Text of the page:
BAF: Well, actually, that was a bit of a rhetorical question, because I was 99% sure that, that would be your answer. It’s just such a wonderful part of the book. And the British eccentricity is on full display there.

Felicity Cloake: Yes. Yeah, yeah, yeah. I actually think I read that he’s trying to sell his museum. So, if anyone listening has… I’m sure, monetarily, it might not be valued of that much money. So you could get a real piece of British history, the Captain Beany’s collection. I’m not sure if you get the flat thrown in. I think that might belong to the local council.

BAF: I was very intrigued by this book, because to me, it just demonstrates the beauty unifying aspect of food. And you touched on it earlier, where people would be happy to talk to you about things. And, just so you could travel around to a small, but yet, diverse country, and you would’ve more or less the same conversations in a good way with people from the other side of the country.

Felicity Cloake: Yeah.

BAF: And again, then you’re bringing in the different ethnicities… Edit that part out too. You more or less would have the same conversation as well, but over different ingredients and different-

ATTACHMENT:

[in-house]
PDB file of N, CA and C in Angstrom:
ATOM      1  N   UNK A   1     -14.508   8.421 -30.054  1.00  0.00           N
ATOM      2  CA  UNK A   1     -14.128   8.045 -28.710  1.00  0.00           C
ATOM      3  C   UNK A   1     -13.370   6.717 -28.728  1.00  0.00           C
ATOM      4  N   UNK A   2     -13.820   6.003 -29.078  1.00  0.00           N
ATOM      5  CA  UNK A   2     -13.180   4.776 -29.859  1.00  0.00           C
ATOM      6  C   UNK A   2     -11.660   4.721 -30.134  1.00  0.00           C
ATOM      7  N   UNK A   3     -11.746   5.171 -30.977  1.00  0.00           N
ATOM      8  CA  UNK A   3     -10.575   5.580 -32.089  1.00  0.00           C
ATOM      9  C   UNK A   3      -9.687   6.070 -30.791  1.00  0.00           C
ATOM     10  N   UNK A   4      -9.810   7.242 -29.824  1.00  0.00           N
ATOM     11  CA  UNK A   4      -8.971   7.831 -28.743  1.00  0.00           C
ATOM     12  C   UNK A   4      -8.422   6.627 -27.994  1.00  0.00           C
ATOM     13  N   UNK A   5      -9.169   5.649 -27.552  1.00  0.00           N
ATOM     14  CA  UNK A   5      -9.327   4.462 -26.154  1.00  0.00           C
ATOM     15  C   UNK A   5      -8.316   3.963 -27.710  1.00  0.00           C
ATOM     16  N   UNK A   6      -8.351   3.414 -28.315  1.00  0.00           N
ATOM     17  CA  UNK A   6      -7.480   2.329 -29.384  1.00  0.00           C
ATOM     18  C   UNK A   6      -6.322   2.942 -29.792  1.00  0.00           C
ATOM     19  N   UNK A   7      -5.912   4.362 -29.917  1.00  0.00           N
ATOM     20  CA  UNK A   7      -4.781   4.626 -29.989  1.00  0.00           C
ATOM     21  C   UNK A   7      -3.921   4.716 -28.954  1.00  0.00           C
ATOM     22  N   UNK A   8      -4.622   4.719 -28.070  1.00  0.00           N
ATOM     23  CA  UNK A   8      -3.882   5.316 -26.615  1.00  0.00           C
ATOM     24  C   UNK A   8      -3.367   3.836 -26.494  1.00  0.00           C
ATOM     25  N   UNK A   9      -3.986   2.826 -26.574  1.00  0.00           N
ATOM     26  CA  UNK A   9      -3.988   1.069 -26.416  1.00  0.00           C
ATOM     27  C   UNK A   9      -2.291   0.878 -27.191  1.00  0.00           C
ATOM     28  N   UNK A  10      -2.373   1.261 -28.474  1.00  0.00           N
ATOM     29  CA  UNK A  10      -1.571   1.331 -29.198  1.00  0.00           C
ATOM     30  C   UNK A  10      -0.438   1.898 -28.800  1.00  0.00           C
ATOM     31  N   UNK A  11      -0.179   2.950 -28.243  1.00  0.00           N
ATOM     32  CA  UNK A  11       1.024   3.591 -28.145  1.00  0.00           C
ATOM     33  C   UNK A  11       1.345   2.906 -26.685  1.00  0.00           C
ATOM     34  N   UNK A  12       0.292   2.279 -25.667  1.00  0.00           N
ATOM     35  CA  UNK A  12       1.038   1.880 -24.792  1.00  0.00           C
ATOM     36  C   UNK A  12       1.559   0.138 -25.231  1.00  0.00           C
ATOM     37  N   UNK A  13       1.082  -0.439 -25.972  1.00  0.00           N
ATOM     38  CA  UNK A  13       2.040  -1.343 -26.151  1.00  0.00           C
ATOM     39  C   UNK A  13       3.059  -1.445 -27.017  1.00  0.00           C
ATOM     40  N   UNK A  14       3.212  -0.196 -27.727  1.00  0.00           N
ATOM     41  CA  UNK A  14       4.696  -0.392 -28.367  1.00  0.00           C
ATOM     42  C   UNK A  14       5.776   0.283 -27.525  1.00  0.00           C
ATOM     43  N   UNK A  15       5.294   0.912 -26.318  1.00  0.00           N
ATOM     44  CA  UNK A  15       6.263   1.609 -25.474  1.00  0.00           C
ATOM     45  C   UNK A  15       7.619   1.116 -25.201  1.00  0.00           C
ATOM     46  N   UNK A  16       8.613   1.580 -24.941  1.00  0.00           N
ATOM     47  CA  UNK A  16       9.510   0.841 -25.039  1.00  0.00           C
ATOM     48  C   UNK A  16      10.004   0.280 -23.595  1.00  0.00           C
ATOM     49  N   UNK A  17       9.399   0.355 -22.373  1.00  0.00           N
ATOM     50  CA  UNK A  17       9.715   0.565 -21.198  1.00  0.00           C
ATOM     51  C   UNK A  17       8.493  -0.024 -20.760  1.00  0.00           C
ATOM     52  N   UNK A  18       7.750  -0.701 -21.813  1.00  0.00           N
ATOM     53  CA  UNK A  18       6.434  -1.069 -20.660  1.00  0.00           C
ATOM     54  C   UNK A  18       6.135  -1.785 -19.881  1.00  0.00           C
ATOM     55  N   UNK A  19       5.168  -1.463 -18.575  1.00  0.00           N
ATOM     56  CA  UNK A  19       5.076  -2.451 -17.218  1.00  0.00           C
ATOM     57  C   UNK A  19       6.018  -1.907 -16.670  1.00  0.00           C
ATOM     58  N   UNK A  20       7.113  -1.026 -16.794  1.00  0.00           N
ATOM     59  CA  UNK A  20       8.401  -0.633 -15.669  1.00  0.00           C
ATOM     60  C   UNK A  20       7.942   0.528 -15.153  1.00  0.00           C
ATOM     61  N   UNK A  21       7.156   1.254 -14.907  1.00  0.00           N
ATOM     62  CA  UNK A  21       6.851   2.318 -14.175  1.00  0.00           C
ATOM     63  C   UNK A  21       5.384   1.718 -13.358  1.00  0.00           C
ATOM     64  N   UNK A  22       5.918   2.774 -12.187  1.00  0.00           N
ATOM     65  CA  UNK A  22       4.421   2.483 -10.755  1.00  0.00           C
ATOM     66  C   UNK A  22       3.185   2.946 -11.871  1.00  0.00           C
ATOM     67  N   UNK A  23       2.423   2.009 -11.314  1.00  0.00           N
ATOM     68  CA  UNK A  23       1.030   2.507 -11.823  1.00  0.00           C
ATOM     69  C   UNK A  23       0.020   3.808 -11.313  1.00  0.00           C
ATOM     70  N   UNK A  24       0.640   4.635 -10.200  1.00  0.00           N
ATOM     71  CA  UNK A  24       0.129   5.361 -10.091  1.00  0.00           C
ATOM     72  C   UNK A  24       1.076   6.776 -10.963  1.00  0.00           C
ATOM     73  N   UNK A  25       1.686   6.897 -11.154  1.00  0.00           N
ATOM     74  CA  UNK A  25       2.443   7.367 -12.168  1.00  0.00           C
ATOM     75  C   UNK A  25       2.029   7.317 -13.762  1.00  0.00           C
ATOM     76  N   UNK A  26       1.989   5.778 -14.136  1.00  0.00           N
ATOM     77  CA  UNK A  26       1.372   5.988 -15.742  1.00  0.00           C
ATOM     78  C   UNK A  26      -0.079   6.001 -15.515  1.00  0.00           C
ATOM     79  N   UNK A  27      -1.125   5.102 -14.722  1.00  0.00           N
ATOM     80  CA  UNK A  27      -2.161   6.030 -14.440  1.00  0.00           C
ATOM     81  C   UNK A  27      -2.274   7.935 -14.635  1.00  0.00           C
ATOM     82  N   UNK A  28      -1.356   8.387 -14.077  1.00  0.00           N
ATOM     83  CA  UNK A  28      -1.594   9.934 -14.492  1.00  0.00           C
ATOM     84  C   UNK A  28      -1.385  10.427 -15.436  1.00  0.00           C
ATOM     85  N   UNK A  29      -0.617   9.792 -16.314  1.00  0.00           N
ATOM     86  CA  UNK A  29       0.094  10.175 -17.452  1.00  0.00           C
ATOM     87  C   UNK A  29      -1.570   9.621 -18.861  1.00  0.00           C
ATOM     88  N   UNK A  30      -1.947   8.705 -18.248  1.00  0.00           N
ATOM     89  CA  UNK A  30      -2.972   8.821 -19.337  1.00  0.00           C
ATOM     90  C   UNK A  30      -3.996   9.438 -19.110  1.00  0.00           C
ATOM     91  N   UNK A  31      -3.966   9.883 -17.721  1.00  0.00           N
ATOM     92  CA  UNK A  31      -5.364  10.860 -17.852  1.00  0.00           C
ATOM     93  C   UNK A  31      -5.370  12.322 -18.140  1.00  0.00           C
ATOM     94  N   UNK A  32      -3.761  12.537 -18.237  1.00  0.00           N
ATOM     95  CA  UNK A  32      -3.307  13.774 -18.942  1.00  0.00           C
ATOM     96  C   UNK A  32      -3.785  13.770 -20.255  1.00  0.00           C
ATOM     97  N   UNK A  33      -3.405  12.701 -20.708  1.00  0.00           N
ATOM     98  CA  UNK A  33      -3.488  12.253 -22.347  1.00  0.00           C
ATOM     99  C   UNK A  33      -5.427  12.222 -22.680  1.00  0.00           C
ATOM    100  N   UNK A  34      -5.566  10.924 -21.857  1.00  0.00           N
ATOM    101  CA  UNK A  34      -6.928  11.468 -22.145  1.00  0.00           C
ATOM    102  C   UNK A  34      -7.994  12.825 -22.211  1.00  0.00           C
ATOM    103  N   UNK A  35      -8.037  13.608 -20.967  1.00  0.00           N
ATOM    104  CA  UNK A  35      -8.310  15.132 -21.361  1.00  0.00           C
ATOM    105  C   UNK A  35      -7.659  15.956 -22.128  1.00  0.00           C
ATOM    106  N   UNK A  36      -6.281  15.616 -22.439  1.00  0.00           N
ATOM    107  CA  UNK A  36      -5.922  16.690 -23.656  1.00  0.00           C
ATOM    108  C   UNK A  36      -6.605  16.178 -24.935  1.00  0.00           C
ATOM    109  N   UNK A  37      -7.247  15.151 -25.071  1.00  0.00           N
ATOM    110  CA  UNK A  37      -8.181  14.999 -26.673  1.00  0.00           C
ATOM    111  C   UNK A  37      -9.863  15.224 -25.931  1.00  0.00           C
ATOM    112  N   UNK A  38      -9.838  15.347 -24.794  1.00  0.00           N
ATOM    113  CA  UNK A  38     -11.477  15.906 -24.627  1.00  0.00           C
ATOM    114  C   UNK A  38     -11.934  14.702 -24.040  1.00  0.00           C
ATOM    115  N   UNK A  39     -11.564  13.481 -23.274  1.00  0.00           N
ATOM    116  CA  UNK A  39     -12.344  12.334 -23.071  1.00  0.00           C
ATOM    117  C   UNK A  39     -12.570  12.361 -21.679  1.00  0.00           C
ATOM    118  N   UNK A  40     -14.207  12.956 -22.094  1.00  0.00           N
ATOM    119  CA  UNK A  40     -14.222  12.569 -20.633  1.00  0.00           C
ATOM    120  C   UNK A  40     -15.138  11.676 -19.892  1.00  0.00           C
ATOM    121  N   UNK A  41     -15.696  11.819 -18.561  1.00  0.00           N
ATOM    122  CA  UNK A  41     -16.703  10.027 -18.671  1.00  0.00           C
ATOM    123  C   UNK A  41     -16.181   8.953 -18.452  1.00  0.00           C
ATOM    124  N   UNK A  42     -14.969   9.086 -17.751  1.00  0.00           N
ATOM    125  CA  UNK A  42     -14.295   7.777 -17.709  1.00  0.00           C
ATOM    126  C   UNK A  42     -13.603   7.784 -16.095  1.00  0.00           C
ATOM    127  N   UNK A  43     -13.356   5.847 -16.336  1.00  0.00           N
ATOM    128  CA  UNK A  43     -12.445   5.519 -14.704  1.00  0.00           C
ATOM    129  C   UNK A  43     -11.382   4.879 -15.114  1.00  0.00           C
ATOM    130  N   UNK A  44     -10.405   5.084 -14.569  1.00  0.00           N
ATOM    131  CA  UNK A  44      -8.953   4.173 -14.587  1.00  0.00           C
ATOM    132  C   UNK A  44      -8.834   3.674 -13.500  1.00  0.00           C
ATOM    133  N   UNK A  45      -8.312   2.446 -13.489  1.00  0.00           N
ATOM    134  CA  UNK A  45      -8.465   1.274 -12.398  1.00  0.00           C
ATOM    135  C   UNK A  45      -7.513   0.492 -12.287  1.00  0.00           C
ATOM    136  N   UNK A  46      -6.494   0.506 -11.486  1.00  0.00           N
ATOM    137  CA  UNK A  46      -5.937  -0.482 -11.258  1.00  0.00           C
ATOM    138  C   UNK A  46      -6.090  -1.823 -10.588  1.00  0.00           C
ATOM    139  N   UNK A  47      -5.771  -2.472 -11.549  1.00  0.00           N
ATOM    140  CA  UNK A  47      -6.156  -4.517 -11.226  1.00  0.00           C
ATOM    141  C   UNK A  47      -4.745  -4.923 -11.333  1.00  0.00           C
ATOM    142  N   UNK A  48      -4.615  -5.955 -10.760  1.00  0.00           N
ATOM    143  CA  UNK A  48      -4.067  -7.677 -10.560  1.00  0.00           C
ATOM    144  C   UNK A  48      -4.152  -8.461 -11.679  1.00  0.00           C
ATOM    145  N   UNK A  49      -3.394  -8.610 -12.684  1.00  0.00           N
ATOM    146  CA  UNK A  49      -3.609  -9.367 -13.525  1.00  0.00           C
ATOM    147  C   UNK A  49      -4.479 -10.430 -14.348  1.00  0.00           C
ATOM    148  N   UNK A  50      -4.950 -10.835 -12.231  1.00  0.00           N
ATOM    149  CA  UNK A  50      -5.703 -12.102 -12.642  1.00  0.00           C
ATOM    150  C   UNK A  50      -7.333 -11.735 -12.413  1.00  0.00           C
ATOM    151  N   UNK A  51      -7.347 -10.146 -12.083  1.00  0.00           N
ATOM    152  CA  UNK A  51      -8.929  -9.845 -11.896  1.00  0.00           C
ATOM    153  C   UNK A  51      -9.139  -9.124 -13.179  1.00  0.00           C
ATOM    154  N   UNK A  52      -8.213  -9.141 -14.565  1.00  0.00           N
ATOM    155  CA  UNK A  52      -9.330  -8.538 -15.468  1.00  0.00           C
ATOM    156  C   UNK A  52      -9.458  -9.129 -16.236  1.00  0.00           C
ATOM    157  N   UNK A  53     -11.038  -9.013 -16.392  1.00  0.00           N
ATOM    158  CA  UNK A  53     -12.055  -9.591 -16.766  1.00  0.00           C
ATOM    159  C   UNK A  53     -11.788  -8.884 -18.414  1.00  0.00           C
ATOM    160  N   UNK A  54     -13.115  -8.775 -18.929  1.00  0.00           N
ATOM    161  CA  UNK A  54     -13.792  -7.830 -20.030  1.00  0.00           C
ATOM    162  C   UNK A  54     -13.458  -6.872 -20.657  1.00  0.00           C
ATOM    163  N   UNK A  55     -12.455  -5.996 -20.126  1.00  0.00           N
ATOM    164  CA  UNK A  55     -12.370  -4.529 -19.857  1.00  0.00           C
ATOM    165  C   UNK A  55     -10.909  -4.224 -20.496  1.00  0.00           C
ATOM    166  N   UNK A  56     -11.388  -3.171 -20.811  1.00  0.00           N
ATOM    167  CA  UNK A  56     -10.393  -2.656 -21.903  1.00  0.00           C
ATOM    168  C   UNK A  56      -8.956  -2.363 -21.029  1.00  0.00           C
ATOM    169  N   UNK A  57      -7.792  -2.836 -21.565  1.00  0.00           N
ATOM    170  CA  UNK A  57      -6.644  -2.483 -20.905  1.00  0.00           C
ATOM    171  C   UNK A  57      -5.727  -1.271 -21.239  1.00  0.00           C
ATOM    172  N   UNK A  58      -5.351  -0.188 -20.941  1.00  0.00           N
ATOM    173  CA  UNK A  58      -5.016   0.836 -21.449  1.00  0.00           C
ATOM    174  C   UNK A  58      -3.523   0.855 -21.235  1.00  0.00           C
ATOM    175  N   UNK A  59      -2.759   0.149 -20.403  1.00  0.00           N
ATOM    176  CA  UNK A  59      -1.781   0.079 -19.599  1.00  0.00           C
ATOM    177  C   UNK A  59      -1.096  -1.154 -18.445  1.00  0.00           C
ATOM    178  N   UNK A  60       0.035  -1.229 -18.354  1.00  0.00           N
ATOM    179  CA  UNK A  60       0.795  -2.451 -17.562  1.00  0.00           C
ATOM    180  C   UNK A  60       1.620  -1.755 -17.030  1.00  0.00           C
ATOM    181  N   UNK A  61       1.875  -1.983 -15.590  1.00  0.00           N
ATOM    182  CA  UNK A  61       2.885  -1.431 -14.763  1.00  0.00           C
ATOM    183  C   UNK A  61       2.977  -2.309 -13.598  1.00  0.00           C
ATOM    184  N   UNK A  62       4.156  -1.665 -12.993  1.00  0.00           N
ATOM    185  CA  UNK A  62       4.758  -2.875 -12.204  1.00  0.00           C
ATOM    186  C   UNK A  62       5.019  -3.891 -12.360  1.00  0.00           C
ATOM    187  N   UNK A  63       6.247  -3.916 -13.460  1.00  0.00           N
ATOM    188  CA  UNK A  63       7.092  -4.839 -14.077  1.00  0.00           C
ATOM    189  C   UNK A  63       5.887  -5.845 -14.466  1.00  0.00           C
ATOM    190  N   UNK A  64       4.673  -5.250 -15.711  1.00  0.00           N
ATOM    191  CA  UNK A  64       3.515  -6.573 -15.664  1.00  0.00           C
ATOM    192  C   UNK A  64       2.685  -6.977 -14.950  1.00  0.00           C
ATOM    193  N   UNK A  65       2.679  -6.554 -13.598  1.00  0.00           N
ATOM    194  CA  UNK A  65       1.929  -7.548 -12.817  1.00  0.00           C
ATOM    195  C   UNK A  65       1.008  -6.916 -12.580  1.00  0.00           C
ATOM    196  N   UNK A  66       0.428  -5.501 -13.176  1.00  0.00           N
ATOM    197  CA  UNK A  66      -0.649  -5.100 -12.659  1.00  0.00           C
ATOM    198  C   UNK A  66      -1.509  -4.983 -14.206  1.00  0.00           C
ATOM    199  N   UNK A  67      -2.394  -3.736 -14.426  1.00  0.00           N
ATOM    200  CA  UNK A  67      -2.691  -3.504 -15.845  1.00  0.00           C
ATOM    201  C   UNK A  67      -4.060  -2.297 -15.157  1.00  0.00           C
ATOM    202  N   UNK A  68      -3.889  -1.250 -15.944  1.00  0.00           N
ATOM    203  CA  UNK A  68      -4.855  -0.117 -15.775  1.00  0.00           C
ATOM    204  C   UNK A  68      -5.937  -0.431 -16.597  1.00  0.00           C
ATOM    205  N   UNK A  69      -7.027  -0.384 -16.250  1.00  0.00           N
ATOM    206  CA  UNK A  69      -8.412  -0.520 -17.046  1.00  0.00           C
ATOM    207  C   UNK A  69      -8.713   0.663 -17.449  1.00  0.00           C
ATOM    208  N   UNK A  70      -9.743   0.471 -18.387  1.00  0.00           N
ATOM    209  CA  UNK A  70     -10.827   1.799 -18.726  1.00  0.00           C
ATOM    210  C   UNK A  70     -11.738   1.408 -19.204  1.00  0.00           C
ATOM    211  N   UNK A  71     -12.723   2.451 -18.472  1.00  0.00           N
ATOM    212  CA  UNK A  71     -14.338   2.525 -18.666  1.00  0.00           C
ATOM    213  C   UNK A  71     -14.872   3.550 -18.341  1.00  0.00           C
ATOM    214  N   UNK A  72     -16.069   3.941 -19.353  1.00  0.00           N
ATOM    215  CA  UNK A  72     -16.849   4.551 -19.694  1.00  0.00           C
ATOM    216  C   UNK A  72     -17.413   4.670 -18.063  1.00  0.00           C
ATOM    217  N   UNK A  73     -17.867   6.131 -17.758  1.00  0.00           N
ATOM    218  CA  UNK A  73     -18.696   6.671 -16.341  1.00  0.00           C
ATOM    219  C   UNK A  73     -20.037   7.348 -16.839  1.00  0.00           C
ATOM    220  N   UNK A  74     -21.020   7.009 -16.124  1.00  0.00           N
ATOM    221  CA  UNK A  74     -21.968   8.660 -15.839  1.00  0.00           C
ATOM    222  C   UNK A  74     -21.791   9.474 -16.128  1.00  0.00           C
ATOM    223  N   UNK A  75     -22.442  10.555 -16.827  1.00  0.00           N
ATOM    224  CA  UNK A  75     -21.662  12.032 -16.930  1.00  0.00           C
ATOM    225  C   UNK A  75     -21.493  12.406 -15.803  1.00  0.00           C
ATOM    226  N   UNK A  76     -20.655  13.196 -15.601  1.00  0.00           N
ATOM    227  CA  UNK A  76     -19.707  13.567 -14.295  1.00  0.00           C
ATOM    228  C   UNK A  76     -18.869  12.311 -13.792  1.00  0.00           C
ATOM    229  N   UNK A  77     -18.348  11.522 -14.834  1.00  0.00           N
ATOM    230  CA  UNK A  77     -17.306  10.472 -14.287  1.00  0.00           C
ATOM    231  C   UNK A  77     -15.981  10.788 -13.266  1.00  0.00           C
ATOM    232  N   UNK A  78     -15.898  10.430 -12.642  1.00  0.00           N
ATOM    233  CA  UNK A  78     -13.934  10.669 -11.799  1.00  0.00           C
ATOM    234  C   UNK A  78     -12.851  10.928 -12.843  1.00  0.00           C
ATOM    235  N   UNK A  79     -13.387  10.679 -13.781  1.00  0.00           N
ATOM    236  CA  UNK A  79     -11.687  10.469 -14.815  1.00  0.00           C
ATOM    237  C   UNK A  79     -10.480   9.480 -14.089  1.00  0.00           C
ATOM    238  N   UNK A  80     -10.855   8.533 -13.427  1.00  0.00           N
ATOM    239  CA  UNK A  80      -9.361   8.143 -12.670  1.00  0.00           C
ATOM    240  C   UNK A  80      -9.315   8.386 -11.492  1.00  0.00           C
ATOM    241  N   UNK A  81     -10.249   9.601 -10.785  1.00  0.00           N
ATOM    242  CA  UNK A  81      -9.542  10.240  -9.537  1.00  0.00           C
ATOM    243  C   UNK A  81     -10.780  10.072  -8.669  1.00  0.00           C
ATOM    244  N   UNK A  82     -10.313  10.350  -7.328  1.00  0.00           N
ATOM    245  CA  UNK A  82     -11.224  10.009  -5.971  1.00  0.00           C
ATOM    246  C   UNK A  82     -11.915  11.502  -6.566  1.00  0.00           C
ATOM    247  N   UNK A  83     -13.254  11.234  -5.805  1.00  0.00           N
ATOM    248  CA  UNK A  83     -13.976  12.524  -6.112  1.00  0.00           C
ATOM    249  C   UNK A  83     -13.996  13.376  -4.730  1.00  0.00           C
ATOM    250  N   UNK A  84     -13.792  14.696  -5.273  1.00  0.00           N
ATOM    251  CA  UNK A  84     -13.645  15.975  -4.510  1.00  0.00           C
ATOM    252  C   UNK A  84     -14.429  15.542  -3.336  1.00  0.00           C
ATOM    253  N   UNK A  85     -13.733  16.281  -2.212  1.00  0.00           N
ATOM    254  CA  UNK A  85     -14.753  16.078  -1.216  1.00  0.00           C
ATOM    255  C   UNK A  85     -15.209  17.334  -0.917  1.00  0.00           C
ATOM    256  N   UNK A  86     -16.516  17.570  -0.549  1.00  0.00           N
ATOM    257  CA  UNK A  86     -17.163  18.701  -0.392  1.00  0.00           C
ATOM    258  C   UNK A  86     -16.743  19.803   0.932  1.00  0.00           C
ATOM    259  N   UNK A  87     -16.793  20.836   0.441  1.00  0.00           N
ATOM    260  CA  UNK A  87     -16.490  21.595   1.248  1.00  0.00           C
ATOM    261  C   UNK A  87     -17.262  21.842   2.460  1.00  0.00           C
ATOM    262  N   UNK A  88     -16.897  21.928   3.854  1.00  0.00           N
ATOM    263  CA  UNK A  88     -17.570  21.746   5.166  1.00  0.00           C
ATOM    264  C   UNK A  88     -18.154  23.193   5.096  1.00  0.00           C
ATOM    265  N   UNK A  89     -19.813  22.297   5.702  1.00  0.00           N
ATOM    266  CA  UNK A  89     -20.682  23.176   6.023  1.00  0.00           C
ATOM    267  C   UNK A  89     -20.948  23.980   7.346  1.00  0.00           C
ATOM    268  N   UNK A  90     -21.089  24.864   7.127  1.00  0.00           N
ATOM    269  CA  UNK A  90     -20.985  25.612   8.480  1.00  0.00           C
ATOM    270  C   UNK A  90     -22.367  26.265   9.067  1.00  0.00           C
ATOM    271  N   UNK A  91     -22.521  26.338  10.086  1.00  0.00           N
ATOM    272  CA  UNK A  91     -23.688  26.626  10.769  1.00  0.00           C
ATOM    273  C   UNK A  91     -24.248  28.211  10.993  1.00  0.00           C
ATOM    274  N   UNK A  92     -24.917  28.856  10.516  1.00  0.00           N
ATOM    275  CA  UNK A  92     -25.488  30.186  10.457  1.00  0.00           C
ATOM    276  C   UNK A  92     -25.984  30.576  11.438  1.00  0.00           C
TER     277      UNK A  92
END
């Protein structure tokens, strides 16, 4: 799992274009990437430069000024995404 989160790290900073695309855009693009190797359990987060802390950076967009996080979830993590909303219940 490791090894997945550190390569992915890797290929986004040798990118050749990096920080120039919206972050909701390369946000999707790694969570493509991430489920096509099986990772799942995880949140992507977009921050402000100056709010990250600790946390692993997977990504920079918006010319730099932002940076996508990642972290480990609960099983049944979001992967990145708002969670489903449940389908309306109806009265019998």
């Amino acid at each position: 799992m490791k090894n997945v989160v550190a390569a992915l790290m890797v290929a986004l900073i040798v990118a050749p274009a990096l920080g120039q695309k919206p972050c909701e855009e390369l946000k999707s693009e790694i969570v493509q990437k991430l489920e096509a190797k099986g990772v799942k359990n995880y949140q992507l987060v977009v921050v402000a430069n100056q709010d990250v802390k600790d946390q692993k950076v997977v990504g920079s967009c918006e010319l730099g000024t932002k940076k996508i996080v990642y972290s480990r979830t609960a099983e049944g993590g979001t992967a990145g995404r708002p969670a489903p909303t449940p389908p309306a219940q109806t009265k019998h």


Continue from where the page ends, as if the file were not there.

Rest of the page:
Felicity Cloake: And it’s nice, because Britain does feel very divided at the moment for various political boring reasons. And it is really nice to just have a straightforward conversation, where people feel strongly, for example, about say, baked beans, or whether you should have black pudding and white pudding, or et cetera. But it’s all done with good humor, and a shared passion for something, even if the details are different. And that felt really nice, because it’s easy to think that people don’t want to talk to strangers, and they’re not interested in getting into these big chats. And actually, everyone loves to chat about breakfast, I found. Even if they’re working in a bakery and they haven’t got lots of time, they want to give you recommendations. If you show interest, then they open up, and that’s such a lovely feeling.

BAF: … It’s something about the breakfast, which you can go to lunch or dinner, you can have a very highbrow, expensive meal, but something about breakfast is very unifying, because you don’t really want to go out and have a highbrow breakfast. I mean, that would be a brunch. But, everybody wants more or less the same thoughts for breakfast.